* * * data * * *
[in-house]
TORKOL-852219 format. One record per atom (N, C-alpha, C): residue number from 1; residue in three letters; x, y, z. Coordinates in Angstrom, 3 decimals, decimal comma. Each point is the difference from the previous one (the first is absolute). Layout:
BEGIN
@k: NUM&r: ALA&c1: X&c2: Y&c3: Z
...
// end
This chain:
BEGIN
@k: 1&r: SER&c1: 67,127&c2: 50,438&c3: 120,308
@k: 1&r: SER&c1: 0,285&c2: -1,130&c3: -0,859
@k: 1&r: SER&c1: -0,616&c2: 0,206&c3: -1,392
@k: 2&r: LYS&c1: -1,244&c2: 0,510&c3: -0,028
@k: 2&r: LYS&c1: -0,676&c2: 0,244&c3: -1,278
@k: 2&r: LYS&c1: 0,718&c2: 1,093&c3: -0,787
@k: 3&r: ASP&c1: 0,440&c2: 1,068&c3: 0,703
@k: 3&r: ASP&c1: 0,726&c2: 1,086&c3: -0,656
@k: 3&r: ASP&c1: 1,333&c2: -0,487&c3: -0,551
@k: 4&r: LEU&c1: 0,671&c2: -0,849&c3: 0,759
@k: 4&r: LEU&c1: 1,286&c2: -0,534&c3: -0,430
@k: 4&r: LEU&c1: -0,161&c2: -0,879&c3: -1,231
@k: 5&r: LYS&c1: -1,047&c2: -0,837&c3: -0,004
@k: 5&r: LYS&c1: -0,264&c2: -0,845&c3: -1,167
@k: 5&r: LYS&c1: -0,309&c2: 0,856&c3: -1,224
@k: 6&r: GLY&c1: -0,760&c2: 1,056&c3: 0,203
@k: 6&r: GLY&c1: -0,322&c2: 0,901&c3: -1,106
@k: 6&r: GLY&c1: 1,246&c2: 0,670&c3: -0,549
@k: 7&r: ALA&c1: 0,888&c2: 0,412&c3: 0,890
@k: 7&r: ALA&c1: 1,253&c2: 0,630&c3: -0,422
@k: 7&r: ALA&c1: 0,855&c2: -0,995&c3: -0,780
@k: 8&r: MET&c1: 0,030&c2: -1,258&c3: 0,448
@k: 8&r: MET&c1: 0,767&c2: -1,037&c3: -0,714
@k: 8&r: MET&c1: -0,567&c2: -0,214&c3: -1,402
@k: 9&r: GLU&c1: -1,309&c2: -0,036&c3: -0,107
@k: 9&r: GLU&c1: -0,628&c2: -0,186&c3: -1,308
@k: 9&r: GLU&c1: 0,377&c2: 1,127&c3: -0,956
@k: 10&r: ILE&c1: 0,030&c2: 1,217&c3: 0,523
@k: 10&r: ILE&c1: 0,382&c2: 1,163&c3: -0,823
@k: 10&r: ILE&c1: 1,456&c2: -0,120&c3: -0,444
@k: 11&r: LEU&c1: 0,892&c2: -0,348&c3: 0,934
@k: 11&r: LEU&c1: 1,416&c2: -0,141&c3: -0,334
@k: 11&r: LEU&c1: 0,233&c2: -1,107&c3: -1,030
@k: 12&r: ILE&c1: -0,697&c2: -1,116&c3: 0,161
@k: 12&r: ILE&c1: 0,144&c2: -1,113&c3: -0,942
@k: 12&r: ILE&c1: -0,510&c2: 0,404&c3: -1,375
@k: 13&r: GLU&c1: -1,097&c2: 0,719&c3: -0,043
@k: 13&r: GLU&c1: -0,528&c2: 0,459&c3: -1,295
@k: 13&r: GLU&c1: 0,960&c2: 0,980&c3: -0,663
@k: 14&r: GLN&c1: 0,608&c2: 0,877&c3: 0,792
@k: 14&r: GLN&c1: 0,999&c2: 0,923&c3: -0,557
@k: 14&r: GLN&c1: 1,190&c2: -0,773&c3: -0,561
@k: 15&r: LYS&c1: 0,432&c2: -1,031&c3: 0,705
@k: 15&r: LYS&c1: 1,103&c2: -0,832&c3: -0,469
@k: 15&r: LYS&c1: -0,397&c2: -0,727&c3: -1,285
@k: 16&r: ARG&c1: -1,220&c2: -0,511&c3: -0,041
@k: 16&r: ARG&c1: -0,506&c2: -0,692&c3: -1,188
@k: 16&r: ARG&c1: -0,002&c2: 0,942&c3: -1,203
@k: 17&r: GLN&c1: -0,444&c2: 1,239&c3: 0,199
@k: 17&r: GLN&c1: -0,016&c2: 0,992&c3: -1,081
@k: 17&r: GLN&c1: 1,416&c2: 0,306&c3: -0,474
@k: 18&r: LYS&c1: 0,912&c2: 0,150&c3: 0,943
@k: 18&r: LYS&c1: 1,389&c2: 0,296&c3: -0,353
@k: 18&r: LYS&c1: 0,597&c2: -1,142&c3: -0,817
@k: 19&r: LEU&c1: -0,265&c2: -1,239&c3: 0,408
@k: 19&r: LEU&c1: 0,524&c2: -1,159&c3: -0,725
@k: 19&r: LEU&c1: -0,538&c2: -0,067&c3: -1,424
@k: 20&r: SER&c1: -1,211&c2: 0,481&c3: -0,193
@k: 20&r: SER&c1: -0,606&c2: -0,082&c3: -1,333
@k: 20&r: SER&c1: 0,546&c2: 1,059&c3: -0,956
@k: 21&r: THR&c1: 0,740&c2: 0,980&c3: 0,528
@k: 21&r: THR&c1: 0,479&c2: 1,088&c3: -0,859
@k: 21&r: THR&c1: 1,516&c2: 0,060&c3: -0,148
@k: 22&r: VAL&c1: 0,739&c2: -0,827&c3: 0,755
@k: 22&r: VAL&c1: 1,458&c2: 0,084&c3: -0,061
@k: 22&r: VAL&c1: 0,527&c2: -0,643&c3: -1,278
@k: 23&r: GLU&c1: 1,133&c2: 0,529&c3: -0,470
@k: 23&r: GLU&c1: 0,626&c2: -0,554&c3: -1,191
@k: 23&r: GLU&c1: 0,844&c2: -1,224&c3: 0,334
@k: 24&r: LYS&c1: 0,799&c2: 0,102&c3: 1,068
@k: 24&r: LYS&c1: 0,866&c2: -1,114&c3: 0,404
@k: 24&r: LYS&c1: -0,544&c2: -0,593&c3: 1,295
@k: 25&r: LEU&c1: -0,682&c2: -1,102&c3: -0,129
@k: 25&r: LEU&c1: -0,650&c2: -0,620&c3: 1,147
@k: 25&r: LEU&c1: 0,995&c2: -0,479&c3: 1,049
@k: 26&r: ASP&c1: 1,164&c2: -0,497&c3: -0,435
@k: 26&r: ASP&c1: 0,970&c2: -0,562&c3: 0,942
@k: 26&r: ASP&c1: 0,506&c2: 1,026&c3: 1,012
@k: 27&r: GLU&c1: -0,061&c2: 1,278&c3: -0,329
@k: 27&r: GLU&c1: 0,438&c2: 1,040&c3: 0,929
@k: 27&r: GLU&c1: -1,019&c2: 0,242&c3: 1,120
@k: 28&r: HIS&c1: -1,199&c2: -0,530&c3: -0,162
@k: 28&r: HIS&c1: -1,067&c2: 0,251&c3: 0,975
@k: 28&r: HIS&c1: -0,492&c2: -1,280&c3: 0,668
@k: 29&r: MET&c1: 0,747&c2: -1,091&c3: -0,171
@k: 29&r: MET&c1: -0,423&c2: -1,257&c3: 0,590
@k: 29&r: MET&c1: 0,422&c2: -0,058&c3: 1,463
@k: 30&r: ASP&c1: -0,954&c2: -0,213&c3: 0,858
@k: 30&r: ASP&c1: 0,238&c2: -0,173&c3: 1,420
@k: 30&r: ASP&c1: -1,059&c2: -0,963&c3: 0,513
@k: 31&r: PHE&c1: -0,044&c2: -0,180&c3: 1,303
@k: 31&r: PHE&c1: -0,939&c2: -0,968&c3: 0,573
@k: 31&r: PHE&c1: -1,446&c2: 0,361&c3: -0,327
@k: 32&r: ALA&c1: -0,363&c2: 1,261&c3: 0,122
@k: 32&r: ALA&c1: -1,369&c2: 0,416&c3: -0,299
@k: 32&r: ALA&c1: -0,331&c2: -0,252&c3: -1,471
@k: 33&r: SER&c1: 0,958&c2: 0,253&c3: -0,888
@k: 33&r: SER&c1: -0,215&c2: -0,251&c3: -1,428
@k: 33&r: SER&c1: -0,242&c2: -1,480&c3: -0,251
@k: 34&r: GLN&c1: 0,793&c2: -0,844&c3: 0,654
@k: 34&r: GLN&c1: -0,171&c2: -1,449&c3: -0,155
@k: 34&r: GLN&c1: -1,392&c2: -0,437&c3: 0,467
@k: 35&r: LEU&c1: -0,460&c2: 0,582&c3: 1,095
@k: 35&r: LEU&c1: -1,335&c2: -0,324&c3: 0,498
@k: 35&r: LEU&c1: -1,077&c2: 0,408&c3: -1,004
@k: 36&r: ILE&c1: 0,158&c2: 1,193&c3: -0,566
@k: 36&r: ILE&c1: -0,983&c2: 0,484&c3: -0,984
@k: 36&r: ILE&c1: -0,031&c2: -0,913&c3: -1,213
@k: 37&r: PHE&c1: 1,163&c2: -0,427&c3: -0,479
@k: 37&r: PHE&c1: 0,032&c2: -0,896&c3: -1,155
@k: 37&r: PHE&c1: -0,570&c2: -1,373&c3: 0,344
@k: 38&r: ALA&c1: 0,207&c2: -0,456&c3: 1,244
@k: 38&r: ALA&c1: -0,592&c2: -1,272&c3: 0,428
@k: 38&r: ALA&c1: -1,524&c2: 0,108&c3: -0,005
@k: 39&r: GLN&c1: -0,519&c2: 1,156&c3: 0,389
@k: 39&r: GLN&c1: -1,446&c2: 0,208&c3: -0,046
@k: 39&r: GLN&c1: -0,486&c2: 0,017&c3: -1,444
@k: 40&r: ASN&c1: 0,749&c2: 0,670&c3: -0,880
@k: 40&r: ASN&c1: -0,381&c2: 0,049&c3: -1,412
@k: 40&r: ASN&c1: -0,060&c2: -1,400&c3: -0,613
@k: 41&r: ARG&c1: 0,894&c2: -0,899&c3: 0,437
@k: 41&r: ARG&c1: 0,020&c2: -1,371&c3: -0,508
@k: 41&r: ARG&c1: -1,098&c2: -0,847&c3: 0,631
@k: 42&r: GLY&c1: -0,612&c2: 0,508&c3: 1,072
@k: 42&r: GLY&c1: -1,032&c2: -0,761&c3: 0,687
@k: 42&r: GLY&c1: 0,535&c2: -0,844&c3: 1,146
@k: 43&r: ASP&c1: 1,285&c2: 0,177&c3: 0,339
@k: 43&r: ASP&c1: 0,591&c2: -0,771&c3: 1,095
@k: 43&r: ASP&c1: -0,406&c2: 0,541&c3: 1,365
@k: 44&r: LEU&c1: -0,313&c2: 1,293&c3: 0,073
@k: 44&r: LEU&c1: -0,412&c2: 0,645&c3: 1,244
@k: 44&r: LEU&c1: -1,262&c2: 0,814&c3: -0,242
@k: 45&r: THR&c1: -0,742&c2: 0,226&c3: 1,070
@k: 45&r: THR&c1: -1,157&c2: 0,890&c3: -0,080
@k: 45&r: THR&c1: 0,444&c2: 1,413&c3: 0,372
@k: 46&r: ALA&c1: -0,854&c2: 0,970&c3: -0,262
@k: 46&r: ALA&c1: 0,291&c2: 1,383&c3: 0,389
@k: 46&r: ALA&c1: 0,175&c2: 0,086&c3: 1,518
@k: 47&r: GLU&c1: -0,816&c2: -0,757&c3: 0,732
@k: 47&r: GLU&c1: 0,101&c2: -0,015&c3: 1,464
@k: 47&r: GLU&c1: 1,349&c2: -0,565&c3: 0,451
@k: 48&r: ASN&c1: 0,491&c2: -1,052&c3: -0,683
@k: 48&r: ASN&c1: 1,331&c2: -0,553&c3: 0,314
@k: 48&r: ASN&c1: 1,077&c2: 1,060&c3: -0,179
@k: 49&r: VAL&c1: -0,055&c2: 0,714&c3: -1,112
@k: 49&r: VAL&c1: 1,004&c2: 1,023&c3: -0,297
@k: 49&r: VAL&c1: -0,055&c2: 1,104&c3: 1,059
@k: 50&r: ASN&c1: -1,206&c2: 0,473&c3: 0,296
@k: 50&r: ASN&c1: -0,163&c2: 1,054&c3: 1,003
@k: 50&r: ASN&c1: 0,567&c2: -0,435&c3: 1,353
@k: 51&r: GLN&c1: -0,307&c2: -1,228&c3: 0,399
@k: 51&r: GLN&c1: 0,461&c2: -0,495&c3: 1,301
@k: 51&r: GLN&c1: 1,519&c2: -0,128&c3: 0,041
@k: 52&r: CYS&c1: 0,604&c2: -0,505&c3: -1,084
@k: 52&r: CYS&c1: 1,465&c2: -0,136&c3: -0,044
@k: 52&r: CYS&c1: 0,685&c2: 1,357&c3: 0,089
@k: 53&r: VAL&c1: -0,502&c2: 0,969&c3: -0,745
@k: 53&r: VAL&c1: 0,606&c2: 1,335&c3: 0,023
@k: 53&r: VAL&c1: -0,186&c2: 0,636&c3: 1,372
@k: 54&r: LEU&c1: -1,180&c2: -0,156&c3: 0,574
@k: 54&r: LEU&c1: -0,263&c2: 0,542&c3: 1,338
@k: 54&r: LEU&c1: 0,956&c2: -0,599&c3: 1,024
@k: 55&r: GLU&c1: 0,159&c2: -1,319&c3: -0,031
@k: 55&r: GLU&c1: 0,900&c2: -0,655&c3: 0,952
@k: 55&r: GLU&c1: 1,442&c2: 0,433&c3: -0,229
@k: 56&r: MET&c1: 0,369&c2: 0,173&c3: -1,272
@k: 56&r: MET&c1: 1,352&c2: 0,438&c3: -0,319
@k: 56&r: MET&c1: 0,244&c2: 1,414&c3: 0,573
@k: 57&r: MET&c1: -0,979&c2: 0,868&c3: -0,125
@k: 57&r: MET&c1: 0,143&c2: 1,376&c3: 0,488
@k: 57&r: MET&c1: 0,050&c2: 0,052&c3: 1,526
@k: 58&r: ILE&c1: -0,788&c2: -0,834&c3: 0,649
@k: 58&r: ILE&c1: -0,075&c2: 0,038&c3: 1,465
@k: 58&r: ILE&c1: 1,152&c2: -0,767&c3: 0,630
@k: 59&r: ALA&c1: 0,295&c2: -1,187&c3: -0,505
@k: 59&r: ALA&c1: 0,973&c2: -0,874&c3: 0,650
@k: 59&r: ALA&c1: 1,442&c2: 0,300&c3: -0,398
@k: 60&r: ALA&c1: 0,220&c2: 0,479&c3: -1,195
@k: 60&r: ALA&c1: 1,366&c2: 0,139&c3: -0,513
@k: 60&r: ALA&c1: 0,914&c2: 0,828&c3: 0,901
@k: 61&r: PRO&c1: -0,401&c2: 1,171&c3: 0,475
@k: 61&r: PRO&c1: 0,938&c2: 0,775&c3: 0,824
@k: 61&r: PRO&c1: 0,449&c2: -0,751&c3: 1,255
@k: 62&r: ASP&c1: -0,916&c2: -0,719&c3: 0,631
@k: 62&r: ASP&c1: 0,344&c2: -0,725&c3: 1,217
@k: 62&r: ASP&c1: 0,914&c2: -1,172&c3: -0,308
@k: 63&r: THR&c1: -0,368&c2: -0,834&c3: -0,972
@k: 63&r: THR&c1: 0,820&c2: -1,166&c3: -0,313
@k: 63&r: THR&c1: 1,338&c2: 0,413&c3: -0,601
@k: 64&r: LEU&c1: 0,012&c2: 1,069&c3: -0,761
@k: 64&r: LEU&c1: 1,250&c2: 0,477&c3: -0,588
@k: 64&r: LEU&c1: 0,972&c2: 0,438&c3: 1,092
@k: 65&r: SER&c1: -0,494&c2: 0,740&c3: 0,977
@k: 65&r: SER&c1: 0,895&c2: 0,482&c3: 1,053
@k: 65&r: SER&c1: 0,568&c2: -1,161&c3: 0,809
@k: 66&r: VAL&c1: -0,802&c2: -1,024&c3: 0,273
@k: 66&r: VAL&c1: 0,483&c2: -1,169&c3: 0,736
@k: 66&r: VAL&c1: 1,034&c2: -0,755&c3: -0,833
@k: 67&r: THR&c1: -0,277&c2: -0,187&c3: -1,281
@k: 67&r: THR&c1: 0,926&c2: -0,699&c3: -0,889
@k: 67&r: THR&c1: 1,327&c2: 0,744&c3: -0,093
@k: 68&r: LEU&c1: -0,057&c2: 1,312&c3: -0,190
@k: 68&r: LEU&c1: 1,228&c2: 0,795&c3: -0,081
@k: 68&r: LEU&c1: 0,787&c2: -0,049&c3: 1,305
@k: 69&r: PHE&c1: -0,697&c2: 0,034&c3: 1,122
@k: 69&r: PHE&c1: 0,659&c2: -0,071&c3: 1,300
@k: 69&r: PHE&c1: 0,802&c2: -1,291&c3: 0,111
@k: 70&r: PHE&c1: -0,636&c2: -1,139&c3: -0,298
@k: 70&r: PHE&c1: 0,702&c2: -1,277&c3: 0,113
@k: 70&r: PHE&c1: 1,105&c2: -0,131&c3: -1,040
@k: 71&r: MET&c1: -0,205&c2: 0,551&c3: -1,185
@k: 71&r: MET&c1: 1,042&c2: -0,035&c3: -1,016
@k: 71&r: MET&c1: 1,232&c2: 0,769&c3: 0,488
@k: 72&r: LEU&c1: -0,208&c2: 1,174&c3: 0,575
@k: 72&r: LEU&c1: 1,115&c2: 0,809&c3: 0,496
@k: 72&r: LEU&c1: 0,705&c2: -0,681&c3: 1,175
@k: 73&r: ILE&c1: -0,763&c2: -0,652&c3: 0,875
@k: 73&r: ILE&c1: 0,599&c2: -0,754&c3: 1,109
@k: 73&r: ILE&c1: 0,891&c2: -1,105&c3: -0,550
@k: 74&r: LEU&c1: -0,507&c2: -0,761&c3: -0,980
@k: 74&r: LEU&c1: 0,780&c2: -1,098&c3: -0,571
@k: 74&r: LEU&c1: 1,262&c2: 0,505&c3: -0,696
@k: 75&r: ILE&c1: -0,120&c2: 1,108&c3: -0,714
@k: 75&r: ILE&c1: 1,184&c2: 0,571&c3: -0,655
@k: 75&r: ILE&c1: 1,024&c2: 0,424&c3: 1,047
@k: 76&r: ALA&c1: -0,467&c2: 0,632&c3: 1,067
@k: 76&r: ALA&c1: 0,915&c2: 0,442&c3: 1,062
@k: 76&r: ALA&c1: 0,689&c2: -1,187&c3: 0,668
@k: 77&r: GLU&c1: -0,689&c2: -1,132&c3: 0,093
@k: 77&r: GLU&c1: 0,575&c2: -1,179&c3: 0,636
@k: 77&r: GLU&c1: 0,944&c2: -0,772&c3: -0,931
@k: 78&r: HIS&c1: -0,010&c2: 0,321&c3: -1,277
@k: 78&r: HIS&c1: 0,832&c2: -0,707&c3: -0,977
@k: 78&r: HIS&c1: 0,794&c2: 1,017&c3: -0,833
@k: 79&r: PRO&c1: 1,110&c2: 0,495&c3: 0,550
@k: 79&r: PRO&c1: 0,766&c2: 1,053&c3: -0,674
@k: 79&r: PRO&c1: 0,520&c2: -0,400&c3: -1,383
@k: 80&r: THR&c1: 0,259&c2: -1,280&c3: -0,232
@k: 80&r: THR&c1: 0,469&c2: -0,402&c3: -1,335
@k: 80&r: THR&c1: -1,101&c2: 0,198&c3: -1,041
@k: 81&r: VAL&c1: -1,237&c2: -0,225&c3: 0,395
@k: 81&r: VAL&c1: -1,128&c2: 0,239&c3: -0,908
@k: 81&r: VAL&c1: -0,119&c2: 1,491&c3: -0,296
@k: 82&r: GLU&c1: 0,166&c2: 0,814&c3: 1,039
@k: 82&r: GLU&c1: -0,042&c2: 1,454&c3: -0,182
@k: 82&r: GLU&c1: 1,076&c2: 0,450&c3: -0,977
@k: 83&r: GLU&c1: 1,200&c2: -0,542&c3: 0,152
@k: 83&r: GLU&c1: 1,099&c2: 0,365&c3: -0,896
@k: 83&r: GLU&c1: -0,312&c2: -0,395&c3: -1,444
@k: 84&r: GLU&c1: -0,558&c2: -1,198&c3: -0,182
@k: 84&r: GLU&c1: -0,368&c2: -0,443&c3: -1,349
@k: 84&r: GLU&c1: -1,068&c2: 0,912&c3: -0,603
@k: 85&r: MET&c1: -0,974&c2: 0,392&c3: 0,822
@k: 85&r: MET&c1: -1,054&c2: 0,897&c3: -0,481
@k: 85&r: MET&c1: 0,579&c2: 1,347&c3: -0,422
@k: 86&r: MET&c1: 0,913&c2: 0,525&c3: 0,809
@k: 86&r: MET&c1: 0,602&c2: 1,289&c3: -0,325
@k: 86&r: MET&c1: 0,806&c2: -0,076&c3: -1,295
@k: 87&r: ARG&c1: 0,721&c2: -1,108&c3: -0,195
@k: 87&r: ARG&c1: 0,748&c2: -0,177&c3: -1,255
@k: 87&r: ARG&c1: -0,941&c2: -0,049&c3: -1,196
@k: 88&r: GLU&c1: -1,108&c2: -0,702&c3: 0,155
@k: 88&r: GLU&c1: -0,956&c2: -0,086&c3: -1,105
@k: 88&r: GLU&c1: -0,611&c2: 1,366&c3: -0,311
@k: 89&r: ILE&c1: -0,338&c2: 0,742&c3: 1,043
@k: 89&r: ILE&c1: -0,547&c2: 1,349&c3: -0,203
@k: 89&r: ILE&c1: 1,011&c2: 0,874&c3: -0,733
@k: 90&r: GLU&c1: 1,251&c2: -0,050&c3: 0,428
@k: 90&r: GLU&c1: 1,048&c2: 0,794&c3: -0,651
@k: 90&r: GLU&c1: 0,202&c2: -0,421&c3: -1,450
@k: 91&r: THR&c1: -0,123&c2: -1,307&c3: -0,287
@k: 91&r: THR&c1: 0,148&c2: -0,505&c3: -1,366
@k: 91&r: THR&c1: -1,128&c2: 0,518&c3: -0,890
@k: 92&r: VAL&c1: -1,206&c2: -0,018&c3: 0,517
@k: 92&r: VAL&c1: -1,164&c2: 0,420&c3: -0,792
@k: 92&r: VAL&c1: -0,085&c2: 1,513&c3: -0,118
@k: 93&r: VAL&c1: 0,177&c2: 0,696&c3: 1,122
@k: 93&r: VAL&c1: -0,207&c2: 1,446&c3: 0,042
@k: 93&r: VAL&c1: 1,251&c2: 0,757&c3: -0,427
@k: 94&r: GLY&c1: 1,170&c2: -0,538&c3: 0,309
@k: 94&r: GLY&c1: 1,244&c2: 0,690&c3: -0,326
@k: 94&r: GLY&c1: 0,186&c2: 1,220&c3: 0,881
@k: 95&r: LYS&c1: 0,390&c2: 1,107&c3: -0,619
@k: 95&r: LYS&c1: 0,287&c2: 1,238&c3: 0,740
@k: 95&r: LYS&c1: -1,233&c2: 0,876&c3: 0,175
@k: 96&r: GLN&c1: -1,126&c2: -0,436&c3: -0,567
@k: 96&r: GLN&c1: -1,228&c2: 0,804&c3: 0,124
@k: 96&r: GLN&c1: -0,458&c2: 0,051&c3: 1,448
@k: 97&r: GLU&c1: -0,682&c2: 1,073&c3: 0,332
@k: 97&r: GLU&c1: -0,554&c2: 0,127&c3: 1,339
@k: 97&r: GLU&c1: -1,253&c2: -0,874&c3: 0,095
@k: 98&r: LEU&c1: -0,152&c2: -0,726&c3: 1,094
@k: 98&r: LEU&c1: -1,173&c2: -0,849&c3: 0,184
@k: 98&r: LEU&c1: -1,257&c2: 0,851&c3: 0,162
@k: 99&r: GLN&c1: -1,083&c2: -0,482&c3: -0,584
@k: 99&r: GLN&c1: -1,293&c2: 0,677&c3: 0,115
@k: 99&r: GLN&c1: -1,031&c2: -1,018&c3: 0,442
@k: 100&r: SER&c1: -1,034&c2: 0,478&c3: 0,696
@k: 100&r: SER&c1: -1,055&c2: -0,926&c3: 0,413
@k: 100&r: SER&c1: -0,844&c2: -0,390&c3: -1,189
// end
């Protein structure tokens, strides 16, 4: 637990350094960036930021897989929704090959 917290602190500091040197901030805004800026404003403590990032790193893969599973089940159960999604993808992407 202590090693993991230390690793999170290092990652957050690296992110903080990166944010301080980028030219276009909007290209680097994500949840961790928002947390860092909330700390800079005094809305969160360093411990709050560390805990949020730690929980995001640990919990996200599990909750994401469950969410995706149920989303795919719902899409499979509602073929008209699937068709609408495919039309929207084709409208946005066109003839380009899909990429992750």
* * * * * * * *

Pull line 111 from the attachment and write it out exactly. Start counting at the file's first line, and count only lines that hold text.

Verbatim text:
@k: 35&r: LEU&c1: -0,460&c2: 0,582&c3: 1,095